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LEGISLATIVE HISTORY
1980 Vienna Diplomatic Conference

Summary Records of Meetings of the Second Committee

7th meeting

Thursday, 27 March 1980, at 10 a.m.

Chairman: Mr. MANTILLA-MOLINA (Mexico)

The meeting was called to order at 10.05 a.m.

CONSIDERATION OF THE DRAFT PROVISIONS PREPARED BY THE SECRETARY-GENERAL CONCERNING IMPLEMENTATION, DECLARATIONS, RESERVATIONS AND OTHER FINAL CLAUSES AND OF THE DRAFT PROTOCOL TO THE CONVENTION ON THE LIMITATION PERIOD IN THE INTERNATIONAL SALE OF GOODS PREPARED BY THE SECREIARY-GENERAL (agenda item 3) (A/CONF.97/6) (continued)

Draft Protocol to the Convention on the Limitation Period in the International Sale of Goods (A/CONF.97/C.2/L.14, L.18 and Add.1, L.21, L.22) (continued)

1. The CHAIRMAN invited the Committee to continue its examination of the Austrian proposal contained in document A/CONF.97/C.2/L.22, as orally amended by the Austrian representative at the previous meeting. He reminded the Committee that the Austrian proposal, if adopted, would appear in the Protocol as article VII bis.

2. Mr. SAM (Ghana) said that, despite the Austrian representative's cogent introduction of his proposal and the interesting explanations offered by the Assistant Secretary, he could not help feeling that to stipulate that accession to a protocol dealing with peripheral matters should have the effect of accession to the convention, as amended by that protocol, was to put the cart before the horse. He had therefore regretfully to oppose the Austrian proposal.

3. Miss O'FLYNN (United Kingdom) said that she was satisfied with the principle underlying the Austrian proposal and did not share the doubts expressed by the representatives of the Federal Republic of Germany and Ghana. A protocol was clearly an ancillary document to which no State would accede unless its intention was also to accede to the convention which the protocol amended.

4. If, however, the objections formulated by the representatives of the Federal Republic of Germany and Ghana were widely shared, the problem could perhaps be resolved by amending article V(I) of the Protocol, already adopted by the Committee, to read: "This Protocol shall be opened for accession only to States that are already Contracting Parties in respect of the Convention of 12 June 1974."

5. Mr. WAGNER (German Democratic Republic) said that he supported the Austrian proposal, which was logical and well-founded.

6. The Austrian proposal for a new paragraph VII bis was adopted.

Article VIII

7. Mr. FARNSWORTH (United States of America) proposed that the words "unless it notifies a contrary intention" in the third line of article VIII should be replaced by the words "unless it notifies the depositary of a contrary intention".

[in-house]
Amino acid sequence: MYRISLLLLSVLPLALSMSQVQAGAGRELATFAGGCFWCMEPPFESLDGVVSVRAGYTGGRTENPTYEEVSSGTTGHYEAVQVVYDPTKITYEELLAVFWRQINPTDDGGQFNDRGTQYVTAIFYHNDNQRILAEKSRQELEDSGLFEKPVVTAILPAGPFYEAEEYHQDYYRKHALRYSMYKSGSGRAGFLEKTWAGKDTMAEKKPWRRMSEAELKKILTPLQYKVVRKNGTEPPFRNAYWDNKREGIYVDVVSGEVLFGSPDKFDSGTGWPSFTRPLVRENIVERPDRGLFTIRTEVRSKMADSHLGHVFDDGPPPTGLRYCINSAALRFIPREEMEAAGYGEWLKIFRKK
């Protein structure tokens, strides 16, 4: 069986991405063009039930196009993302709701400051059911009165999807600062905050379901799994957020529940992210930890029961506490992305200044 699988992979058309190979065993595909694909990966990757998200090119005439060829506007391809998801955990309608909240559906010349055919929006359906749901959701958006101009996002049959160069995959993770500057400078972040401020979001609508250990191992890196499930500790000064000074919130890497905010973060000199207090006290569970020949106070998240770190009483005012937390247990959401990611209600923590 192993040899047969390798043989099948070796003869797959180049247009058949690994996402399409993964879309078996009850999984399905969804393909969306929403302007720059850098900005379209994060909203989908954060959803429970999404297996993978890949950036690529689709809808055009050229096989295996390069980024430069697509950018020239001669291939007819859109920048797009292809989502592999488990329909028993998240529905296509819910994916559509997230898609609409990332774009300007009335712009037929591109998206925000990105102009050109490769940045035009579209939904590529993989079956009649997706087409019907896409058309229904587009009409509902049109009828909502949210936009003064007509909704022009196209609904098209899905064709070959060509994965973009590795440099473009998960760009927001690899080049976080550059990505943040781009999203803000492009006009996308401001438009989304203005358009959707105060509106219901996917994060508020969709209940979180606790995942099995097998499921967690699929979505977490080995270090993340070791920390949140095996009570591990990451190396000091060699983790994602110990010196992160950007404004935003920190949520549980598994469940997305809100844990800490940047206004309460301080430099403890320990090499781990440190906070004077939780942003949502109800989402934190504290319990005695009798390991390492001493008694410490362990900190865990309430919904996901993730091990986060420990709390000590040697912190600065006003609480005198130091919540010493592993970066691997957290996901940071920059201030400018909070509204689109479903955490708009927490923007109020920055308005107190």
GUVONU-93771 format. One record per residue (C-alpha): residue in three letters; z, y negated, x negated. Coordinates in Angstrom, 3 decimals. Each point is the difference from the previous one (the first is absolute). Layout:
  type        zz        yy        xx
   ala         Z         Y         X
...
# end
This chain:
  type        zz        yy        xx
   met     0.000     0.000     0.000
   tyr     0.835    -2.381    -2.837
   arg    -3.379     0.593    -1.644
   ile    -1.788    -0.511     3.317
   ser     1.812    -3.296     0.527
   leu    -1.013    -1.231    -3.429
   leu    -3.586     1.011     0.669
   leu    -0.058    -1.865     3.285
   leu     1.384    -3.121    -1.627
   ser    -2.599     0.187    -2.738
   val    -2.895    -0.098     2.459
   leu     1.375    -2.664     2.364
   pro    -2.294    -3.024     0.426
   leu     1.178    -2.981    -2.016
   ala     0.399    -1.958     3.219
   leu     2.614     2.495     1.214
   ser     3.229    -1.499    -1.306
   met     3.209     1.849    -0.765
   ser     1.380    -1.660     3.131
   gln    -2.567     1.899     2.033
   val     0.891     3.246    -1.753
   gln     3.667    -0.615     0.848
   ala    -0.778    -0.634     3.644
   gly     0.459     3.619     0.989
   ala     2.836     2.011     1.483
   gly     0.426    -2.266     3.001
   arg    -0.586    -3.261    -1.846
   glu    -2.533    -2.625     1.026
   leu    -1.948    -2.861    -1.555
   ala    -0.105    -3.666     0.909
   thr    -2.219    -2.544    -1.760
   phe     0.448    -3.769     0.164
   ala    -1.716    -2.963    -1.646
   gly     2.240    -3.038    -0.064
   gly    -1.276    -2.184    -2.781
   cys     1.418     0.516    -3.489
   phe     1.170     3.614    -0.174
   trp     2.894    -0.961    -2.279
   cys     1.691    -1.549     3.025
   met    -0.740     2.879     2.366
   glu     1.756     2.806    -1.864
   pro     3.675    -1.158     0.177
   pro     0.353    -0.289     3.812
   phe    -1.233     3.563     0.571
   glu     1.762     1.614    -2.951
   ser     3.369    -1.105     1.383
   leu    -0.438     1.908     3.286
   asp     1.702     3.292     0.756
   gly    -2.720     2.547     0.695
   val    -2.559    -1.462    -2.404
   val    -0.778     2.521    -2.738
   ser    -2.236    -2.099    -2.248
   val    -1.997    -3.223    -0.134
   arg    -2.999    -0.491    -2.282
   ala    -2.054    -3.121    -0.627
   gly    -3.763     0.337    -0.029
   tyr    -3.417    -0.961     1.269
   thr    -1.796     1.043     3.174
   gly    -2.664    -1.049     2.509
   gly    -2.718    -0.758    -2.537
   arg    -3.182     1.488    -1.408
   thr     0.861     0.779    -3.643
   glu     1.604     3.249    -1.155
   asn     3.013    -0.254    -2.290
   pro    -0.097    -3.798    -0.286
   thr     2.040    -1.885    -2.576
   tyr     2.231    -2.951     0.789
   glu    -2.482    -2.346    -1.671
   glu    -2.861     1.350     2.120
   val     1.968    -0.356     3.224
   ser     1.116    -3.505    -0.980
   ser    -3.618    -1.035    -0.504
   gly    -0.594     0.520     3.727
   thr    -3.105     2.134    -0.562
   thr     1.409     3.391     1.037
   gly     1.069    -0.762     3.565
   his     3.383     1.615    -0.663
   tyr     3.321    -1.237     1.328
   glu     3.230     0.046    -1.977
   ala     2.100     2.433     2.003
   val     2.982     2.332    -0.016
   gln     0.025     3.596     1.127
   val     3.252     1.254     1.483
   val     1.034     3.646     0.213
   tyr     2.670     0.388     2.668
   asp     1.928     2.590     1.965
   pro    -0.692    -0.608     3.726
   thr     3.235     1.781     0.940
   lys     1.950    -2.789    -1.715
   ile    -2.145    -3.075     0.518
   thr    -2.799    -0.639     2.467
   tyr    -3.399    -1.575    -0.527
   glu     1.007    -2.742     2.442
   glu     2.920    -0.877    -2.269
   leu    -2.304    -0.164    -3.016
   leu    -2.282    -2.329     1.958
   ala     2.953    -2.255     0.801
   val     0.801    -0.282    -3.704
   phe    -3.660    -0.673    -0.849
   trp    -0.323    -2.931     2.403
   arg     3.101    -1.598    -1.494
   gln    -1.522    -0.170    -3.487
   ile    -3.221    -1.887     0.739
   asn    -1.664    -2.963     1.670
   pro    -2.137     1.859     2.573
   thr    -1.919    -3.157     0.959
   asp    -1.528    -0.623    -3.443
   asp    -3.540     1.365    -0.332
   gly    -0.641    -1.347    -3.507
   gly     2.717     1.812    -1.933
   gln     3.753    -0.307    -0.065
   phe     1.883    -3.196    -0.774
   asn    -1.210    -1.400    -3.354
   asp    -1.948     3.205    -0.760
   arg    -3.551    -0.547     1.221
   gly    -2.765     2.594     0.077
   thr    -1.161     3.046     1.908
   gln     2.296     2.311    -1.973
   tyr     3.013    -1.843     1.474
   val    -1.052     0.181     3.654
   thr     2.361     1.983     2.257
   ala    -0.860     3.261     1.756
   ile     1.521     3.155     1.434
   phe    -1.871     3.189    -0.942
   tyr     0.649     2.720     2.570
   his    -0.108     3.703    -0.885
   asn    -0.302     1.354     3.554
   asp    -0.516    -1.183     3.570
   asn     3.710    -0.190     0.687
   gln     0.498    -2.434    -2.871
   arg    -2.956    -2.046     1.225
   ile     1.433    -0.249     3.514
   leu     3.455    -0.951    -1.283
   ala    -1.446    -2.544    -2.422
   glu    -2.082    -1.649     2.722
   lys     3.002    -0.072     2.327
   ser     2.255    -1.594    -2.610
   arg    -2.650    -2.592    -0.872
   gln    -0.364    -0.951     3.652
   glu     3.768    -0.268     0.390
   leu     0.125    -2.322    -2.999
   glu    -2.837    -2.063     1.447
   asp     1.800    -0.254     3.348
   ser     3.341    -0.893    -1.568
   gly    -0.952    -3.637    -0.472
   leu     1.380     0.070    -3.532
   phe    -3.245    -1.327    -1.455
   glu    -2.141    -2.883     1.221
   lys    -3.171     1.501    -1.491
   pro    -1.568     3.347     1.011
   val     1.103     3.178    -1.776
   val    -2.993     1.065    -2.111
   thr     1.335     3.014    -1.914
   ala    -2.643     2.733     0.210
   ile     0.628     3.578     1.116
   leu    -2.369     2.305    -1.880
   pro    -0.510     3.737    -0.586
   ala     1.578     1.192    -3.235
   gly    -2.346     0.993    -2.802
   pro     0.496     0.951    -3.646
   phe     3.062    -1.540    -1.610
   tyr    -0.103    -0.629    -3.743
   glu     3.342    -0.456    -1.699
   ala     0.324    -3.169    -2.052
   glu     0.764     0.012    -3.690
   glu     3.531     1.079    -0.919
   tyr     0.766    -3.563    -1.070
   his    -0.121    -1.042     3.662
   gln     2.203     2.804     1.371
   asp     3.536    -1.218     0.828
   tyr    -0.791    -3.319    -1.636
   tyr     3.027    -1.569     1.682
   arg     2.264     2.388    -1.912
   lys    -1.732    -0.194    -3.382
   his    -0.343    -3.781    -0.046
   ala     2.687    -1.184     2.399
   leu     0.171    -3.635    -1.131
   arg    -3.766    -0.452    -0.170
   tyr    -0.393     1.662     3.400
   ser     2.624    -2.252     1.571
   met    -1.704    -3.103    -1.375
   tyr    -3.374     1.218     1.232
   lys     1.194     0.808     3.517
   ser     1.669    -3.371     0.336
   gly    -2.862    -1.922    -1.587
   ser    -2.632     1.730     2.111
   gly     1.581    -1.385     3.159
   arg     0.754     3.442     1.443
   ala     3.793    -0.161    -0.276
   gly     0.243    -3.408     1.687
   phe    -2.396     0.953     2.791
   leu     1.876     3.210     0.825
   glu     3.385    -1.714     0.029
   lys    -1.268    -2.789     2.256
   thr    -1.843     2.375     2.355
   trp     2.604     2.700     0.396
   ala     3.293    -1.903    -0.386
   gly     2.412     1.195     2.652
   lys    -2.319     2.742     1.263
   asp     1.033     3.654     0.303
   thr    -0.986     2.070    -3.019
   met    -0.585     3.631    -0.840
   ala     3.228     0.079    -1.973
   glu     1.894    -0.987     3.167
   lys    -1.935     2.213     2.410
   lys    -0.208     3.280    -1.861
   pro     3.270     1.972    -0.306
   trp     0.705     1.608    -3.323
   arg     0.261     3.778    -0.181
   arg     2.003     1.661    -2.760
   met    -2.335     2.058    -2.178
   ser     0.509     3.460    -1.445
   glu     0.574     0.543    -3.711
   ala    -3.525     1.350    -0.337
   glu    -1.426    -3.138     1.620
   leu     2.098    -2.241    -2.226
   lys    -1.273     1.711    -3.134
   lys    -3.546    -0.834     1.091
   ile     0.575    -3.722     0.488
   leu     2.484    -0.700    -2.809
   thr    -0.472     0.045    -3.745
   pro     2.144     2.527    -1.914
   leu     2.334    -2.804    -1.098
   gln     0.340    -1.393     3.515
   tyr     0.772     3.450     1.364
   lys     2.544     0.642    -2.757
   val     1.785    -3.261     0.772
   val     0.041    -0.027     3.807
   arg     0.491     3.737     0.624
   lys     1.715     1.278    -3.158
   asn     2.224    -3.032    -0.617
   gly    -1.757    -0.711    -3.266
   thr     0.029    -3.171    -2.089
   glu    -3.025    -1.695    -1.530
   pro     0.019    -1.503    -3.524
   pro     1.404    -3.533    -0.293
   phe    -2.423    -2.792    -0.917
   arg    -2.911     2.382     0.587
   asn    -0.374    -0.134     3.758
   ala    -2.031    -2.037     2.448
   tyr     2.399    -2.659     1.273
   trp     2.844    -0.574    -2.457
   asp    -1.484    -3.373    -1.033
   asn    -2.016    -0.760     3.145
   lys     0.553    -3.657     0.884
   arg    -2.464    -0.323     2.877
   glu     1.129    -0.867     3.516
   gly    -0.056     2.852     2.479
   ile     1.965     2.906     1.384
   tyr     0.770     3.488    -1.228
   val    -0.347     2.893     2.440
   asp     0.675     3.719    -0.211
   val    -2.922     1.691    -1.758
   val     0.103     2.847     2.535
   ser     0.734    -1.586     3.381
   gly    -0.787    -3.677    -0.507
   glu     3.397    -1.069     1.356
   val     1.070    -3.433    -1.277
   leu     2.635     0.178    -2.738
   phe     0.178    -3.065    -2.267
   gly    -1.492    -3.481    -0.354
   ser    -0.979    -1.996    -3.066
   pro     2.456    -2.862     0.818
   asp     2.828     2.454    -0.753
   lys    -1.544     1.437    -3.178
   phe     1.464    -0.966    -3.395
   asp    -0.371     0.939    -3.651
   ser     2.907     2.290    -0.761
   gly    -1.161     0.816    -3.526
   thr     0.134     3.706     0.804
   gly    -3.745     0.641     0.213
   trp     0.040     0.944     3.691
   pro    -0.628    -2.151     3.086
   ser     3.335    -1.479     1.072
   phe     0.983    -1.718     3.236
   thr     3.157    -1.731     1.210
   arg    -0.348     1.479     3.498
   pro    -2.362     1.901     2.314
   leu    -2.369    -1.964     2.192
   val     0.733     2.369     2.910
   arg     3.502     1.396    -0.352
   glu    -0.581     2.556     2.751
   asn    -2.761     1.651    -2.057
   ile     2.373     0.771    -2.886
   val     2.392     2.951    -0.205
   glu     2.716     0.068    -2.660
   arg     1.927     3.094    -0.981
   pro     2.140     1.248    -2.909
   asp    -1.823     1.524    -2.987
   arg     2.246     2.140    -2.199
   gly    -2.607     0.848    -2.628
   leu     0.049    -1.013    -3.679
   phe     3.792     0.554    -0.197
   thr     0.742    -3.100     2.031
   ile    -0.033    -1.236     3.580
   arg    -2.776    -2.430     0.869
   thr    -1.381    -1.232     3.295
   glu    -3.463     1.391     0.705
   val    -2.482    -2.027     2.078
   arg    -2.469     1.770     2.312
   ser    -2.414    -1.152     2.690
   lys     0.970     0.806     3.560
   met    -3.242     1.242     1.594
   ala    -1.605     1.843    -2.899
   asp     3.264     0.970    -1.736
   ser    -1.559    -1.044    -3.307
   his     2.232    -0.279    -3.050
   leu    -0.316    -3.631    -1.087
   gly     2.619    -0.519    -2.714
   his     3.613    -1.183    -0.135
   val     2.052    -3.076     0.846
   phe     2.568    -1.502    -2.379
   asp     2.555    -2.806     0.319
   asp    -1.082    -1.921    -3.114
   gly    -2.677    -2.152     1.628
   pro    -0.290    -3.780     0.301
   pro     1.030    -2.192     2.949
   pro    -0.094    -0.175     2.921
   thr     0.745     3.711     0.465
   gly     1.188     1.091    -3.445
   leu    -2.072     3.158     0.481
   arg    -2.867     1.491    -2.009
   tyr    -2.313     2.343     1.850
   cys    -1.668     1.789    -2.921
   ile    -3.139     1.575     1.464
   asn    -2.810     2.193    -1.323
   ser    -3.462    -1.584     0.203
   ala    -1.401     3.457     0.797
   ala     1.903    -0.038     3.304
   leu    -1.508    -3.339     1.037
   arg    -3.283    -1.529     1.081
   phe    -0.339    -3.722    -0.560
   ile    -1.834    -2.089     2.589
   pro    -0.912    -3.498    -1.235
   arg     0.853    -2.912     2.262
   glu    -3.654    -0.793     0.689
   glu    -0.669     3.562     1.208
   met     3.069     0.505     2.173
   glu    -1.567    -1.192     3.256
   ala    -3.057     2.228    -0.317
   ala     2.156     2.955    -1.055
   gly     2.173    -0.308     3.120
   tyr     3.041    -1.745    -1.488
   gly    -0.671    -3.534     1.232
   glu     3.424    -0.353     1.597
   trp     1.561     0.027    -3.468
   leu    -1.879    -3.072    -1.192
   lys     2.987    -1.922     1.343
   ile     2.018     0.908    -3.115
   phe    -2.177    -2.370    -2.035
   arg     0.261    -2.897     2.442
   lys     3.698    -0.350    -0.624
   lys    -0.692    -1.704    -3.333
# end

8. It was so decided.

9. Mr. ENDERLEIN (Secretary of the Committee) pointed out that, in view of the decision just taken by the Committee to include article VII bis in the Protocol, a reference to that article should also be included in article VIII.

10. It was so decided.

11. Mr. LANDFERMANN (Federal Republic of Germany) said that, for the reasons he had put forward in connection with the Austrian proposal, he was not satisfied with article VIII. He would not, however, press the point.

12. The CHAIRMAN said that the statement by the representative of the Federal Republic of Germany would be duly noted.

13. Miss O'FLYNN (United Kingdom) said she noted the Protocol did not contain a denunciation clause. Such a clause was perhaps rendered unnecessary by article 56 of the Vienna Convention on the Law of Treaties, but the Committee should, in her view, give the matter some attention.

14. Mr. ROMAN (Assistant-Secretary of the Committee) said that, while the inclusion of a denunciation clause in the Protocol would be quite acceptable in terms of legal practice, a complex situation might result, however, if a State which was a Contracting Party to the Convention of 12 June 1974 became a Contracting Party to the Protocol and subsequently denounced it. The implications of the proposal had therefore to be carefully examined.

15. Mr. NOVOSSILTSEV (Union of Soviet Socialist Republics) said that international legal practice contained examples of much simpler ways of amending existing conventions than that currently under consideration, e.g. the 1929 Warsaw Convention. However, since the Committee had already adopted most of the articles of the Protocol before it, he agreed that consideration should be given to the inclusion of a denunciation clause, and suggested that the Secretariat should be invited to produce the draft text of such a clause.

16. Mr. SONO (Japan) pointed out that a provision for denouncing the Protocol might give rise to problems in connection with article VII bis, which the Committee had just adopted.

17. The CHAIRMAN suggested that the Secretariat should be asked to prepare a draft denunciation clause, with due regard for the comments made by the representatives of the United Kingdom and Japan.

18. It was so decided.

19. Article VIII, as amended, was adopted.

Article IX

20. Mr. FARNSWORTH (United States of America) pointed out that article IX referred to "the Prescription Convention", whereas the other articles of the Protocol referred to "the Convention of 12 June 1974". He proposed that the texts of the various articles should be harmonized.

21. It was so decided.

22. Article IX, as amended, was adopted.

23. The CHAIRMAN invited the Committee to consider whether the brackets around the word "Arabic" in the second line of the final sentence of the Protocol should be deleted. Arabic was not one of the languages of the Prescription Convention.

24. Mr. SAM (Ghana) said that, in view of the fact that the delegation of Iraq was participating in the Committee's work, it was only fair that Arabic should be included among the languages in which the text of the Protocol would be equally authentic.

25. Mr. AL-TAWEEL (Iraq) said that, in addition to his own delegation, the delegation of Saudi Arabia was also participating in the Conference and Arabic had been adopted as one of the Conference's working languages. He requested, accordingly, that Arabic should be included among the languages in which the text of the Protocol was to be equally authentic.